Happy Leap Day! Traditionally the day for women to issue marriage proposals, 29 February may also have an unexpected consequence for buyers and sellers of commercial properties when they work out their completion statements.

The Standard Commercial Property Conditions are a set of standard conditions which are incorporated (to a greater or lesser extent) into most commercial sale contracts.  Under the Standard Conditions, when instalments of annual sums, such as rent, are apportioned the buyer is attributed with an amount equal to 1/365th of the annual sum for each day.  This is true whether there are 365 days or 366 days in the year.

For the number of days in a year to make a significant difference the rent has to be fairly high, which is probably why the Standard Conditions don’t attempt to distinguish between normal years and leap years.  However it is not inconceivable that the anomaly could have a noticeable impact for high income producing properties where completion occurs shortly after a quarter day in 2016.  For example the sale of a property producing an annual rent of £10,000,000 completes on 1 April so the buyer is entitled to 85 days’ rent.  In a 365 day year the daily rent will be £27,397, but in a leap year the daily rent is £27,322.  Under the Standard Conditions, the buyer will be entitled to £6,375 more than it would be if the actual daily rent was used to calculate its apportionment.

The buyer will also receive a leap year bonus where a seller has agreed to provide rent top ups or rent guarantees as part of a sale and the buyer is entitled to a period which includes 29 February.  For example a sale completed on 1 February and there is a rent free period until 1 March when the property will produce an annual rent of £10,000,000.  In a normal year the buyer would be entitled to 28 days at a daily rate of £27,397.  In 2016 the buyer is entitled to 29 days at a daily rate of £27,322.  The difference is an extra £25,222 due to the buyer.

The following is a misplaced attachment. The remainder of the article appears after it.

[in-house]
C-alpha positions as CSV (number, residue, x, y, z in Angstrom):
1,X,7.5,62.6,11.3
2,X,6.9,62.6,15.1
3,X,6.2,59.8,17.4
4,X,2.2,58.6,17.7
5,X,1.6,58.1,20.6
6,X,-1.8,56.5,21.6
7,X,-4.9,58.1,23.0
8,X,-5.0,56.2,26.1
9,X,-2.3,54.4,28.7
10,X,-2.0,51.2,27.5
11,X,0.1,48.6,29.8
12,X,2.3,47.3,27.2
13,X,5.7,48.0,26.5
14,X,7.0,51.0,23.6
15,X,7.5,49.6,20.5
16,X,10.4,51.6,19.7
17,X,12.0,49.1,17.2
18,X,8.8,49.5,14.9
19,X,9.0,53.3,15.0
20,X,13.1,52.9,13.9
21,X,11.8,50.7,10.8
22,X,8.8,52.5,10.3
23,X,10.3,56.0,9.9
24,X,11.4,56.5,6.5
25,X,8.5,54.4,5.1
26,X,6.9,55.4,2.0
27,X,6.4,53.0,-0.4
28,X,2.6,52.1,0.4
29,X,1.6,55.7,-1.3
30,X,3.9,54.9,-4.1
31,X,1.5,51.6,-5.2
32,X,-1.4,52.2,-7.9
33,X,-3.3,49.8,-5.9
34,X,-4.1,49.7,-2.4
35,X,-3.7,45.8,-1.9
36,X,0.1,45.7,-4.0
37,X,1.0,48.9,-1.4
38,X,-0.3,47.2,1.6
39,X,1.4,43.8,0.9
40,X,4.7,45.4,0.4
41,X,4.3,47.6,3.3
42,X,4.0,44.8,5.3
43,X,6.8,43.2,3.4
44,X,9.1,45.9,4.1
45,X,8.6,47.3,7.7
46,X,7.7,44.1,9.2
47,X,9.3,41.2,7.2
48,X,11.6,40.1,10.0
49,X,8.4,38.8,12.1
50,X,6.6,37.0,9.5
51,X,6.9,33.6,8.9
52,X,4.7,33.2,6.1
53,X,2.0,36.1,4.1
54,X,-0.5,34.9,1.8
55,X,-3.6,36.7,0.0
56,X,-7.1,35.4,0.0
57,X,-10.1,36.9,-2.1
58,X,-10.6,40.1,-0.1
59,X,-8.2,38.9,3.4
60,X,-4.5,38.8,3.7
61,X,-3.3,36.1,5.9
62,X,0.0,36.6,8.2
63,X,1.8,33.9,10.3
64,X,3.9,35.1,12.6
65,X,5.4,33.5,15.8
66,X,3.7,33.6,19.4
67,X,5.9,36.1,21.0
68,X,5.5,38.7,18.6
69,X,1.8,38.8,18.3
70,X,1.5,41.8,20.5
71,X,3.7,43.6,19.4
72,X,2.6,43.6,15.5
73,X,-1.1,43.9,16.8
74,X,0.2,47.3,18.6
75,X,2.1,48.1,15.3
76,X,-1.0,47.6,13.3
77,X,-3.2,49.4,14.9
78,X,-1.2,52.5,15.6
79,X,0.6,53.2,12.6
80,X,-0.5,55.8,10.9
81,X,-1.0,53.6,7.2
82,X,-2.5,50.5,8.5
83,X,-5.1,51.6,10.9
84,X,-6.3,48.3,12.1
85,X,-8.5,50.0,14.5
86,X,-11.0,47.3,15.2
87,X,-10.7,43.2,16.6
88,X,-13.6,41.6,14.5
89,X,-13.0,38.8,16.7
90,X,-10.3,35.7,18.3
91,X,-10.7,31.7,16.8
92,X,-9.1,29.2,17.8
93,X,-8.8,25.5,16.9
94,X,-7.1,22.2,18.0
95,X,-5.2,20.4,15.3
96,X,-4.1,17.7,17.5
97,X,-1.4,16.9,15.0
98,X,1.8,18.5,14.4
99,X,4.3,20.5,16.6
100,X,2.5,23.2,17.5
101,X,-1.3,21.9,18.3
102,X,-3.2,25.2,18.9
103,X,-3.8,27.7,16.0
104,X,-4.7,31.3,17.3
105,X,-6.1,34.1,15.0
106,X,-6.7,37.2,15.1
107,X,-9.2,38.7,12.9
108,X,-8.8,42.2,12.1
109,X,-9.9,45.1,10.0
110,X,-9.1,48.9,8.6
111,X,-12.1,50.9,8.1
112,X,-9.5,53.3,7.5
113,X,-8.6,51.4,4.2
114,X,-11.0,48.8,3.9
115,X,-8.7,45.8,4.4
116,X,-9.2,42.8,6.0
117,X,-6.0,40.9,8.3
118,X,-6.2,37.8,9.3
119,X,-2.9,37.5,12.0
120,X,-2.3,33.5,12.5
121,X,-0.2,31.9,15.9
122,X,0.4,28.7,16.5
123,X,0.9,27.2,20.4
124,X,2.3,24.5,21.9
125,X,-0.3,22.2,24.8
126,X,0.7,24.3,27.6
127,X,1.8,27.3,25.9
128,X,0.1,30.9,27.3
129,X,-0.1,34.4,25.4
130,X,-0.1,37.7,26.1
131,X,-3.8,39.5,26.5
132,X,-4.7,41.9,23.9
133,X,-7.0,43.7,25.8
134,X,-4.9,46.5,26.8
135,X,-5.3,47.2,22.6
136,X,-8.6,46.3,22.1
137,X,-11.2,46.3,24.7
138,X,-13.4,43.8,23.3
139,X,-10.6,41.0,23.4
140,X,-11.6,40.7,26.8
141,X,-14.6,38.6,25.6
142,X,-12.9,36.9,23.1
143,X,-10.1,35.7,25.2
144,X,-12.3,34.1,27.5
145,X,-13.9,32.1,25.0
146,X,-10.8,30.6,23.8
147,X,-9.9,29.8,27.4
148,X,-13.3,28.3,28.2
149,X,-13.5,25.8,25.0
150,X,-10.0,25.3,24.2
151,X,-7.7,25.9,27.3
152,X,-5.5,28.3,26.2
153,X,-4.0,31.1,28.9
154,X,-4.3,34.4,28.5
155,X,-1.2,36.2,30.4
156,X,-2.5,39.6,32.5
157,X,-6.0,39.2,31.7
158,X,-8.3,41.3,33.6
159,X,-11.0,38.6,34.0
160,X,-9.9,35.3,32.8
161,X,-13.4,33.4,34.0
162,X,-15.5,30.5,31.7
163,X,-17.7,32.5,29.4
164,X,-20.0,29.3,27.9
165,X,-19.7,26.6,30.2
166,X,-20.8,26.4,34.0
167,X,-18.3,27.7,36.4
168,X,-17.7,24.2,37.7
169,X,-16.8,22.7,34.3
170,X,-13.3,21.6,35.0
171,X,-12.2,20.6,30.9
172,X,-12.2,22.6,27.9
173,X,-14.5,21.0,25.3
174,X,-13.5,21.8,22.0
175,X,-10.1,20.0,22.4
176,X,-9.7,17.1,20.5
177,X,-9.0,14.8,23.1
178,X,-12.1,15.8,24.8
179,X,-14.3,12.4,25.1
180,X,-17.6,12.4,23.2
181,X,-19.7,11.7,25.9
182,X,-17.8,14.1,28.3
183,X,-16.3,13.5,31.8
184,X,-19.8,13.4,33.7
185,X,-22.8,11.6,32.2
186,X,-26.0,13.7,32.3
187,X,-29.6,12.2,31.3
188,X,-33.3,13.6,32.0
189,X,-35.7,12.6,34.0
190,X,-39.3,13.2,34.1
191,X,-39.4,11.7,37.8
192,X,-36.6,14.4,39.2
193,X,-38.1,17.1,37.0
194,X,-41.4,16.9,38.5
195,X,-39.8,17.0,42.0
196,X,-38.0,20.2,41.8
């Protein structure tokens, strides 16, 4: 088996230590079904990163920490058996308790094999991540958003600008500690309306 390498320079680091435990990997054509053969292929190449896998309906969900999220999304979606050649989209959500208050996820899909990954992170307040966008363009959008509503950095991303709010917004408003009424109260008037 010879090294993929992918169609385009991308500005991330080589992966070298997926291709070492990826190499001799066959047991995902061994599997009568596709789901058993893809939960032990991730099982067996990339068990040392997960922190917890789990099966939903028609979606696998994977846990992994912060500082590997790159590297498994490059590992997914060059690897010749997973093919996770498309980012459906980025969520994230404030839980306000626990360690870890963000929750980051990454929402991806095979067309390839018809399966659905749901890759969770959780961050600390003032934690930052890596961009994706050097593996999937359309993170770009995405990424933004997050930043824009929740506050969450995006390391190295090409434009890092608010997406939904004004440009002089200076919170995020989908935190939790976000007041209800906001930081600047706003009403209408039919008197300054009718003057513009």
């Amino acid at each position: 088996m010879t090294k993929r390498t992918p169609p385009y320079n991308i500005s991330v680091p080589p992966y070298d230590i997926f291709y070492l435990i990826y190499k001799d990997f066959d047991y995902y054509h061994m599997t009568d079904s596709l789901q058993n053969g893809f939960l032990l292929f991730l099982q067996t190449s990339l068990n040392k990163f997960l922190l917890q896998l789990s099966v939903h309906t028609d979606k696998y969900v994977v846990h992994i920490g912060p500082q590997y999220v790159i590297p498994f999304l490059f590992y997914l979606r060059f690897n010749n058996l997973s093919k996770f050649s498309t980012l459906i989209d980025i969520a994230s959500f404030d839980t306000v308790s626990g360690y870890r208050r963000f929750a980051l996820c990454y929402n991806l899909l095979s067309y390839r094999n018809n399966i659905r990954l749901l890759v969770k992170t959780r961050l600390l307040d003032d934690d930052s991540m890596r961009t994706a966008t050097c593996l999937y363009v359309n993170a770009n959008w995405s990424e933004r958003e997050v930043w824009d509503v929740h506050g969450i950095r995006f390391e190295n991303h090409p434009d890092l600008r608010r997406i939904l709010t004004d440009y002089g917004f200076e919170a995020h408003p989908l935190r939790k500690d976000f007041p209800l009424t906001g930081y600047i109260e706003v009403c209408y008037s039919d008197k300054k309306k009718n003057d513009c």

So in 2016:

  • The buyer will get a leap year bonus where he is entitled to an apportionment of the rent paid by tenants for the property as a denominator of 365 produces a slightly higher daily rate.
  • The buyer will also get a leap year bonus where the buyer is entitled to income for 29 February and the seller has agreed to guarantee or top up the rent.
  • The seller will get a leap year bonus where rent is paid for the property to a superior landlord.

Where the rent in question is significant, astute buyers and sellers may therefore want to vary the Standard Conditions to correct the leap year peculiarity.  Similarly where top ups and rent guarantees are involved, actual daily rents should be calculated and agreed between the parties.